How to Improve Your Credit Score
If you feel lost and overwhelmed with your debt situation and low credit score, you’re not alone. Between easy access to credit cards and day-to-day temptations, before you know it, things can get completely out of control. One day, you have savings in the bank and great credit, and the next day, you’re juggling payments and missing due dates. Once your credit score goes down, it’s really tough to get it back up. Here’s how to improve your credit score:
What You Can Do Right Now?
Taking action is the best way to help you feel less stressed out. Focus yourself on the things you can do to improve your credit score now, instead of the things that you can’t control.
Get a Copy of Your Credit Report. Visit annualcreditreport.com to obtain your current credit report from the three major credit bureaus – Experian, Equifax, and TransUnion. You can do this for free once every 12 months. Review each one carefully to make sure there are no late payment or balance errors. If you find any, dispute them directly with the credit bureaus. Your credit report is a reflection of the risk that vendors face when lending to you, so you want it to be as clean as possible.
Reduce Your Debt. Make a list of all your bills and established accounts – banking, credit cards, and regular payments – and include the interest rates. Your goal is to stop using your credit cards. Create a monthly budget, and figure out how much money you can squeeze out to apply towards debt. Beginning with your highest interest credit card, pay as much as you can each month until you pay it off. Then, move onto the debt with the next highest interest rate. Don’t forget, you’ll also need to keep making minimum payments on your other accounts. You may find that you need to make drastic changes to your lifestyle, sell cars or property, or take on additional jobs in order to have enough money to make an impact on what you owe.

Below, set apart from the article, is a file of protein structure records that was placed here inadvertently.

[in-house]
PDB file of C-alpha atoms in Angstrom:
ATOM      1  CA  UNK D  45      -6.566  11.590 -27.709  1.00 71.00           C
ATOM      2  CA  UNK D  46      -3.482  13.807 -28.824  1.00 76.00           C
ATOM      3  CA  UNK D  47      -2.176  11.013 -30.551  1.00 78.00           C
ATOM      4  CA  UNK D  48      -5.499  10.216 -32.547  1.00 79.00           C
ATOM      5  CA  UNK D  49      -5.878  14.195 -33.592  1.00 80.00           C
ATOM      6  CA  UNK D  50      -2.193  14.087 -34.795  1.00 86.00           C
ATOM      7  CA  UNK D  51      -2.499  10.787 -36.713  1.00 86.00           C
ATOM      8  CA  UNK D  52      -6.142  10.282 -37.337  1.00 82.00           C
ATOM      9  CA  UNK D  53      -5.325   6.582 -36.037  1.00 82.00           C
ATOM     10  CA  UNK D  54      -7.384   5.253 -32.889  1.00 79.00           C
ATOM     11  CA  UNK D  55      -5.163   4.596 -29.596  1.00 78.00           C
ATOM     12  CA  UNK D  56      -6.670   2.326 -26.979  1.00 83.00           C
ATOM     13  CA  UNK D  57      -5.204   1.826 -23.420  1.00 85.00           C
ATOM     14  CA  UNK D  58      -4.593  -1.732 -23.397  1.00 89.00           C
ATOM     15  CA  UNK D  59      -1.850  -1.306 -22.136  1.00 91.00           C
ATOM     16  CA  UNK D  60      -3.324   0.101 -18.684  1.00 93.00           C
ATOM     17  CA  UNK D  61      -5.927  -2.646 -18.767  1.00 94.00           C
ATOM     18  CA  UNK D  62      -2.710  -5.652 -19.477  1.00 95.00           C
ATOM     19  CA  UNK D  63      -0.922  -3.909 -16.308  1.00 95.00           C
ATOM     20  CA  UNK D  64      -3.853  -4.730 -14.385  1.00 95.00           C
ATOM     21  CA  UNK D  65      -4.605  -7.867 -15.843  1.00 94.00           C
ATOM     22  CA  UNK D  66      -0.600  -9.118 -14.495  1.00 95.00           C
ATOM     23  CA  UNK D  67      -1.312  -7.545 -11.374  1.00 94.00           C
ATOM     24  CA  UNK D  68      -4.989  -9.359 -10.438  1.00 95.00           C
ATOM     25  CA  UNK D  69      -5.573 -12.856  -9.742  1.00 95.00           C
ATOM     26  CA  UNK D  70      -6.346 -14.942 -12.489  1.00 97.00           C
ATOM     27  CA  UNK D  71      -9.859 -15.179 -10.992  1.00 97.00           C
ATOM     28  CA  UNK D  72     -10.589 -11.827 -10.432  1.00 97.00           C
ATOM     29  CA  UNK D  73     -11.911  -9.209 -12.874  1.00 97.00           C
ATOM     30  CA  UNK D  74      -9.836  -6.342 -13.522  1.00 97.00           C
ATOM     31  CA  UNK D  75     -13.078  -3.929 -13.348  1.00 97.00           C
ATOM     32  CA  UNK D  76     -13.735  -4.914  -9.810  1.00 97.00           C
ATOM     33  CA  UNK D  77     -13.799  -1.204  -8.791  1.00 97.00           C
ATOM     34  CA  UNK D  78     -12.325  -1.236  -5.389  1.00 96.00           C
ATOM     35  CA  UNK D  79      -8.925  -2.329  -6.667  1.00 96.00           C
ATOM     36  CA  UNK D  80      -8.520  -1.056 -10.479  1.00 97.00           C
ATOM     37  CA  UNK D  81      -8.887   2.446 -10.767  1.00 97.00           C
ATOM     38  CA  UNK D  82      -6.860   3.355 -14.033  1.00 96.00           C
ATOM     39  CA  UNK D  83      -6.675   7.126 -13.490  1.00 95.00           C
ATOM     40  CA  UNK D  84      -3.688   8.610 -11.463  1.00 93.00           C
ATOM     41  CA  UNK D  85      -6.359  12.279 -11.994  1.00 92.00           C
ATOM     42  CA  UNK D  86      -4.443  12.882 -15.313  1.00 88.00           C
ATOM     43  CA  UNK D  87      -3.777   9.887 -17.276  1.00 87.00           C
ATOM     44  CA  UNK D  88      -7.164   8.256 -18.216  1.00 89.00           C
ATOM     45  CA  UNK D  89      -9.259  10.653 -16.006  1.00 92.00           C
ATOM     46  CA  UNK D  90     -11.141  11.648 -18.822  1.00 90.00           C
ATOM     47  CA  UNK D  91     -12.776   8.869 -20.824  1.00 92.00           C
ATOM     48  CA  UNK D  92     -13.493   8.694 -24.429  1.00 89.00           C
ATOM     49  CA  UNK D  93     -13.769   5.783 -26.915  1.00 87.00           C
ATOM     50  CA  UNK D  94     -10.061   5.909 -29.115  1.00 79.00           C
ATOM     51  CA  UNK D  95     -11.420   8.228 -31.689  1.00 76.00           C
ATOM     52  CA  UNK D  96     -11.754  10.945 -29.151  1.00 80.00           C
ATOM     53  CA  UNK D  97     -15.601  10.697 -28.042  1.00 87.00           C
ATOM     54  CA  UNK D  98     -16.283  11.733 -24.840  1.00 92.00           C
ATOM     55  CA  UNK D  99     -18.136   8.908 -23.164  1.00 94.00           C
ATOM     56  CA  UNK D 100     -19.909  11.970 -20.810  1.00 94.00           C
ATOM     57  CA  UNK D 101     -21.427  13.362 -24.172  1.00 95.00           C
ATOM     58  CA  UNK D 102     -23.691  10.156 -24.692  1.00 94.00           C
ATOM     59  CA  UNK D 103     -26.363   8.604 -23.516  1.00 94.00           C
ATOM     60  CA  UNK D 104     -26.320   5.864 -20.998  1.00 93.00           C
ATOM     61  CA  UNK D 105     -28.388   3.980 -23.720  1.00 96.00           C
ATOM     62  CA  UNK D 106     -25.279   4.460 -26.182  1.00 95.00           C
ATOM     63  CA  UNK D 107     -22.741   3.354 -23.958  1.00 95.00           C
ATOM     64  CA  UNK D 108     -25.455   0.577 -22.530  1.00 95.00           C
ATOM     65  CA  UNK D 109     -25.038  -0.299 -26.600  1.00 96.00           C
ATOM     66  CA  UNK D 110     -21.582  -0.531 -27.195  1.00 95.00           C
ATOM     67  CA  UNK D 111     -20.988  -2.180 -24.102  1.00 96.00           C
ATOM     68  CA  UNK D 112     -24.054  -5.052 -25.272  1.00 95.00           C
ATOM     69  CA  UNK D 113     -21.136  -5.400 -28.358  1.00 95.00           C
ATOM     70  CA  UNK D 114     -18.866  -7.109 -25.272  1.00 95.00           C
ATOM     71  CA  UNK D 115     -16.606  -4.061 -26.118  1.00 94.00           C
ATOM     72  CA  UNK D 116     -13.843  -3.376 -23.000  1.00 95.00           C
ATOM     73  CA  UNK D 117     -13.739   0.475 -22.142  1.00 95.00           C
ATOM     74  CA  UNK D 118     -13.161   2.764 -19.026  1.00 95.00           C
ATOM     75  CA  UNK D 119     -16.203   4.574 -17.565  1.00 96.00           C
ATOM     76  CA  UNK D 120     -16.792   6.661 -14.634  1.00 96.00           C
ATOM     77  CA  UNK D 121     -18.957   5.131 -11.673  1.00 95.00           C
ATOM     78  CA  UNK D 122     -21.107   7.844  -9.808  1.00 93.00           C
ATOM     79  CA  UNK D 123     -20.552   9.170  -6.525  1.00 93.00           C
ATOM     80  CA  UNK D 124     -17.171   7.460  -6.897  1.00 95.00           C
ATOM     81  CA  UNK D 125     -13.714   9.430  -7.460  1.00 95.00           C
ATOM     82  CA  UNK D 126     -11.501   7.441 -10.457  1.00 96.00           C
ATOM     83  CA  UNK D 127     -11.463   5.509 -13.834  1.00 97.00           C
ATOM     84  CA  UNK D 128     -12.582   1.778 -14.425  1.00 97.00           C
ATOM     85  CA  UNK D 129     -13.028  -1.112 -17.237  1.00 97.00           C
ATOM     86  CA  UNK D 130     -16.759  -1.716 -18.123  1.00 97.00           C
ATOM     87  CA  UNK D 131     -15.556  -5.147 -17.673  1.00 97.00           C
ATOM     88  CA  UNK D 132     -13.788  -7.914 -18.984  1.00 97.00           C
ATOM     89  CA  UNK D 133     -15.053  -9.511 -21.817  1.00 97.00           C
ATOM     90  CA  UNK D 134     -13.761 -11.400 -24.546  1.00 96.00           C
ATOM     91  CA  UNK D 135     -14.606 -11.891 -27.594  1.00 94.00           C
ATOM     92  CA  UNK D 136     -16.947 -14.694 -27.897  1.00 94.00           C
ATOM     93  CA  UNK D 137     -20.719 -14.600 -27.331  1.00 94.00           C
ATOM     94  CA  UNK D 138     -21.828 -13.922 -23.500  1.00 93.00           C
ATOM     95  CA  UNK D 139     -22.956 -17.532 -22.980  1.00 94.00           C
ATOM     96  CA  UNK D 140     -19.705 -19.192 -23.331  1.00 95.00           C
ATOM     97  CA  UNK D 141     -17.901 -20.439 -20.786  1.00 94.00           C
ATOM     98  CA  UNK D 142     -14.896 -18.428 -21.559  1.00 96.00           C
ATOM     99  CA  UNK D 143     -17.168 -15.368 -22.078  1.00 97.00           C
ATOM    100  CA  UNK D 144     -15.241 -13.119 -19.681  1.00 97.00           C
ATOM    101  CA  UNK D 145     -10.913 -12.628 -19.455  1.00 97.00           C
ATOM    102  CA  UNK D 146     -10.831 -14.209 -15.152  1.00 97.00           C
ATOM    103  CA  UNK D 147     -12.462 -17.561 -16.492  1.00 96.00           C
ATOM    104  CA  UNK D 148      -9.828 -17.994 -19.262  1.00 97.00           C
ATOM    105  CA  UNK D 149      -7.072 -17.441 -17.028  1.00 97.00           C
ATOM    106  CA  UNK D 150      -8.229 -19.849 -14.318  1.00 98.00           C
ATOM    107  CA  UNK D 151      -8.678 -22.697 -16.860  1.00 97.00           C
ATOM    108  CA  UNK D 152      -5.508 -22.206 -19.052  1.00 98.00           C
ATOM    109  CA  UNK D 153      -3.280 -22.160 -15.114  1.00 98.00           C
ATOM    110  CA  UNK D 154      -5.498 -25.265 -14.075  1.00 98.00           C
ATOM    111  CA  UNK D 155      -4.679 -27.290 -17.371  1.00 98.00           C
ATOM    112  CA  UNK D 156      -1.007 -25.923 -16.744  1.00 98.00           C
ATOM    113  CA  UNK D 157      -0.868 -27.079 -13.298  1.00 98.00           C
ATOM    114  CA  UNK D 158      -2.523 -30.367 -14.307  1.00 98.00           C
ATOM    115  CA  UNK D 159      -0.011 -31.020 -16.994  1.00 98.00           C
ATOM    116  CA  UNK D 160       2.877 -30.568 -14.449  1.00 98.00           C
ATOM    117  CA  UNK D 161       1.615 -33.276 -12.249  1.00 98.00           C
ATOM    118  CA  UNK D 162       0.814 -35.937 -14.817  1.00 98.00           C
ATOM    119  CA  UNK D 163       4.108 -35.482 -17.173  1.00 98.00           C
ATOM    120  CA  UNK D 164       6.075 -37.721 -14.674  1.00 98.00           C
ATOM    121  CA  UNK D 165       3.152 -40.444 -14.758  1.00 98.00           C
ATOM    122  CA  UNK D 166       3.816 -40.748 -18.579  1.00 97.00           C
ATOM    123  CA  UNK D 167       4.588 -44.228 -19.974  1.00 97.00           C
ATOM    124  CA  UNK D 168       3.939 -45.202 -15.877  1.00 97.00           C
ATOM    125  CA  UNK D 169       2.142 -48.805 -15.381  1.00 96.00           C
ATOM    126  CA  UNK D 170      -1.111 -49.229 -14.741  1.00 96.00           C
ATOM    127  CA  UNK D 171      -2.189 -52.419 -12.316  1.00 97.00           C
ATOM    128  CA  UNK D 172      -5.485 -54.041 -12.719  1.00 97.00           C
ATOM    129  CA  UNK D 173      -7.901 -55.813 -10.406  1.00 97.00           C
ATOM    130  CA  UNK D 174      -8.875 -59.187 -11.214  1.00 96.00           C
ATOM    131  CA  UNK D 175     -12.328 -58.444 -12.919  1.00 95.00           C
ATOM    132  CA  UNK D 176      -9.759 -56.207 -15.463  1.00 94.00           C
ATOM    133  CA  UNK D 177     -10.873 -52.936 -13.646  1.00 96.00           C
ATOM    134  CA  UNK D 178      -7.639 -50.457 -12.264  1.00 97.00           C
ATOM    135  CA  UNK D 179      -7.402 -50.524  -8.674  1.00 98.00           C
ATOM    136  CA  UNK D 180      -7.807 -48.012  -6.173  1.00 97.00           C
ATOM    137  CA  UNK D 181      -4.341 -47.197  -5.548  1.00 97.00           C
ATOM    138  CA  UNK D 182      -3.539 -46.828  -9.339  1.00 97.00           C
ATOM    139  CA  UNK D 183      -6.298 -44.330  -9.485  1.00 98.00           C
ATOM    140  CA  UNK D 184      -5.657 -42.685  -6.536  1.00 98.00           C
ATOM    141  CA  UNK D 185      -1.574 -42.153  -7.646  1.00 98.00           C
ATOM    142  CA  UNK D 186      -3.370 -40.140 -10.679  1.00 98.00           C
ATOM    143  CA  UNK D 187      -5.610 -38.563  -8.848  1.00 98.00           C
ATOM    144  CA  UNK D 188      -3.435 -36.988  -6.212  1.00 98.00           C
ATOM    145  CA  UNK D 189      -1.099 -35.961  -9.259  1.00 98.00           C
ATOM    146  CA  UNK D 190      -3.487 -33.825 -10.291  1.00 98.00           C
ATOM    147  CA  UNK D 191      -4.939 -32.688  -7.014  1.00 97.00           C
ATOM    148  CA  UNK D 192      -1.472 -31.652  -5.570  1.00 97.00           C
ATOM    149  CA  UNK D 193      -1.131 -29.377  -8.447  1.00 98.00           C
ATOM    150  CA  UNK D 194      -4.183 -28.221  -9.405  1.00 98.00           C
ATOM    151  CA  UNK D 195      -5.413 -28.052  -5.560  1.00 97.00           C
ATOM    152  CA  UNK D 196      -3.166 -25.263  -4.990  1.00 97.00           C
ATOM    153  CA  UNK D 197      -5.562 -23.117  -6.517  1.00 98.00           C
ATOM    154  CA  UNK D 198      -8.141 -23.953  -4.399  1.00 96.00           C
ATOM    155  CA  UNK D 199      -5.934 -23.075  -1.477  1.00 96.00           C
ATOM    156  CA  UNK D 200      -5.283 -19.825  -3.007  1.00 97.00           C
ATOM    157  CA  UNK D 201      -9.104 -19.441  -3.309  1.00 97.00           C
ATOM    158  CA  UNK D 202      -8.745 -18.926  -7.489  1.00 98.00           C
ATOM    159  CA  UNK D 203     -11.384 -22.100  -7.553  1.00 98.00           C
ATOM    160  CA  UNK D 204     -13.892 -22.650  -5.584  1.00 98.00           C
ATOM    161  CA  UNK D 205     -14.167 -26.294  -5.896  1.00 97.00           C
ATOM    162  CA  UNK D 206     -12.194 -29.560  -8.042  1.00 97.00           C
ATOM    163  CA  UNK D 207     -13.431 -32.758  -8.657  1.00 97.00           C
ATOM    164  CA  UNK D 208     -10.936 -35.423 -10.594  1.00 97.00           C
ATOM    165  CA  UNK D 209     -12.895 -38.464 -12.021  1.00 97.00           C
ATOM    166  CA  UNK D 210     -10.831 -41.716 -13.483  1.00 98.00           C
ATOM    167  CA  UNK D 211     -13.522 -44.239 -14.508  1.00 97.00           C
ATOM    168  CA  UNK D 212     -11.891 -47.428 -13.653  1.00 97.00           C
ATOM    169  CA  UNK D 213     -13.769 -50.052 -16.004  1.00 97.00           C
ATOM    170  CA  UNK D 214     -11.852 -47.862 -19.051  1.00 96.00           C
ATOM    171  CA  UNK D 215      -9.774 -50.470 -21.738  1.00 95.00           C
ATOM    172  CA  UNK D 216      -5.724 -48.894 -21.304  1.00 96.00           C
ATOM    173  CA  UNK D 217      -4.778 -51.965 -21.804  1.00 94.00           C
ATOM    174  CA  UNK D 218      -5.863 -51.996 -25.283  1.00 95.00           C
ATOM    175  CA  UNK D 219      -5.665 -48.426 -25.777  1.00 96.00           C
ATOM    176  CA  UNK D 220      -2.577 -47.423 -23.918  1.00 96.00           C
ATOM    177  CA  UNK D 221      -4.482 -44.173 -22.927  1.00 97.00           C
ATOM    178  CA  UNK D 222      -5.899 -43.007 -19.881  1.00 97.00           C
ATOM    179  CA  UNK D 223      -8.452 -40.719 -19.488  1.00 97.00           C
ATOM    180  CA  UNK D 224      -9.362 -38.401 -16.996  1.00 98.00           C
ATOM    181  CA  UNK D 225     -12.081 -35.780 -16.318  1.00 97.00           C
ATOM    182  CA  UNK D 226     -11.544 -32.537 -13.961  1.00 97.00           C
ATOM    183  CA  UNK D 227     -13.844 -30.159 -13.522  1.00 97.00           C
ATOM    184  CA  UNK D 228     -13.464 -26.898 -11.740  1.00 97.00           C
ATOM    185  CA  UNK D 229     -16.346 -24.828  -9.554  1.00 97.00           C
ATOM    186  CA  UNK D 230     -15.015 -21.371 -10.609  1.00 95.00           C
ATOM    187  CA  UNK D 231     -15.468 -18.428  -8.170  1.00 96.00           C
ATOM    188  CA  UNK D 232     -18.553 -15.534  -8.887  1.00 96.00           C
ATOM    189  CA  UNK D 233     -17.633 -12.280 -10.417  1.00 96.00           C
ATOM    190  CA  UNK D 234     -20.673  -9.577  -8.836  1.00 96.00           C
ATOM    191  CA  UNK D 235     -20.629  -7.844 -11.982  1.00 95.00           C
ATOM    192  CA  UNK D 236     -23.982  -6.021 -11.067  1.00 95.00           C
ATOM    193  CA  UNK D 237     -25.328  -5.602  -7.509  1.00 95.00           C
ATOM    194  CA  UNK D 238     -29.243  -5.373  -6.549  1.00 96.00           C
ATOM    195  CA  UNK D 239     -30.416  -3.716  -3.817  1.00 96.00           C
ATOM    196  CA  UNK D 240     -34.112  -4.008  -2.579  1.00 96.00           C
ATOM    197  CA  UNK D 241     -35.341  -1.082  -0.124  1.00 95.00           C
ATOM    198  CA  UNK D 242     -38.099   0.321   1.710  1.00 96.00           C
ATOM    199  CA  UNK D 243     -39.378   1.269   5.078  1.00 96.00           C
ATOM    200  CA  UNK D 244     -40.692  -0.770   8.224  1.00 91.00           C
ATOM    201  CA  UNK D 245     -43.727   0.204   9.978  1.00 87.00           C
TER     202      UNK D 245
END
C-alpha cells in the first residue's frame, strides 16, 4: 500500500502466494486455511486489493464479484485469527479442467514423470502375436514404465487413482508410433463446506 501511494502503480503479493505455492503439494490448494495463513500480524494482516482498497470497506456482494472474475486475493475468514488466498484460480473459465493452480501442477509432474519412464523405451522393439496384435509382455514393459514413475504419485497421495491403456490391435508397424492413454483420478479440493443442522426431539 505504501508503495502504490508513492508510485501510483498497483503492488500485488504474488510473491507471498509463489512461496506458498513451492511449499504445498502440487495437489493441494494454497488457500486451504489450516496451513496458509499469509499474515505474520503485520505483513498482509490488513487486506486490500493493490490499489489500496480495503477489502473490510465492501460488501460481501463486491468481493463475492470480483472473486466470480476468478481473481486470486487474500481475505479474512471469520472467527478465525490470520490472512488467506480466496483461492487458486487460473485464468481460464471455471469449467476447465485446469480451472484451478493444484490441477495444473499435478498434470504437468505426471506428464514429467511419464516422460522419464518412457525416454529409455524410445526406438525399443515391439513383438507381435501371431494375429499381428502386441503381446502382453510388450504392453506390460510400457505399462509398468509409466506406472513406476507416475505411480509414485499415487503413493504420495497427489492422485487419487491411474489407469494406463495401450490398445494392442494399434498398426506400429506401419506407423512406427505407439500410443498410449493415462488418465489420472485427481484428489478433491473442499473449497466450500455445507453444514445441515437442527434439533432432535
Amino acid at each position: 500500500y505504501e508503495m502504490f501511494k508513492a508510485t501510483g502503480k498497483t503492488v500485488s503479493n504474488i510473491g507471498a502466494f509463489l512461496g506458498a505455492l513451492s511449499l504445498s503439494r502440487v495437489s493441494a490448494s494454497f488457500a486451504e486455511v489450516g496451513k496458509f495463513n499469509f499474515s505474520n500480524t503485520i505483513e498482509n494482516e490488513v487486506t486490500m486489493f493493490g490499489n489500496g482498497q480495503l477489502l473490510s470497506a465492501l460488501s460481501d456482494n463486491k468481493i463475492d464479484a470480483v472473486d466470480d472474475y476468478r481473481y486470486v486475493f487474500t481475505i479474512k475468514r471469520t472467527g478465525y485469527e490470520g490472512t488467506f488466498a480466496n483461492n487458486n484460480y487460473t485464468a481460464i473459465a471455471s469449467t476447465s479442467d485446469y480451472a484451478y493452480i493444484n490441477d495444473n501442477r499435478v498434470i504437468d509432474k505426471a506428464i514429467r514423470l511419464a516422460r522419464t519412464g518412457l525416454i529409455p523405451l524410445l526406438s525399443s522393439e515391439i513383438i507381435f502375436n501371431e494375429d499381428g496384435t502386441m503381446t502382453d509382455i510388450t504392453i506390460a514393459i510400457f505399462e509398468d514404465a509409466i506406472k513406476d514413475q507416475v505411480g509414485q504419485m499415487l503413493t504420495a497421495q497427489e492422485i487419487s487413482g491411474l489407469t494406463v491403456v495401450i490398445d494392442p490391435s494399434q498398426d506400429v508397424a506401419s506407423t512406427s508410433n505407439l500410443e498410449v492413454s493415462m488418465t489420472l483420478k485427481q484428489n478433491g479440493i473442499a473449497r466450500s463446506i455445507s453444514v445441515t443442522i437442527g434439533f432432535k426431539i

Use Technology. Making payments on time (or not) can make a big difference in your credit rating. Take the time to investigate online banking text and payment reminders that may be available via text or email. You also might want to consider automatic minimum payments. While these are not long-term solutions, they can help you stay organized in your current financial situation until you are back on your feet.
There are three more things you can start doing now to have an impact on your credit score.
1. Contact a credit counselor if you’re in over your head. If you just don’t have enough money to meet your obligations, a legitimate credit counselor can help you contact your creditors directly to settle your outstanding debt and make a realistic plan for you. These steps will not hurt your credit score and can only help you in the long run.
2. Pay your bills, and pay them on time. This habit is a must. Being even a few days late can hurt your score.
3. Stay current on your payments. A consistent pattern of current payments will show up and carry more weight than an older, poor pattern of missed payments.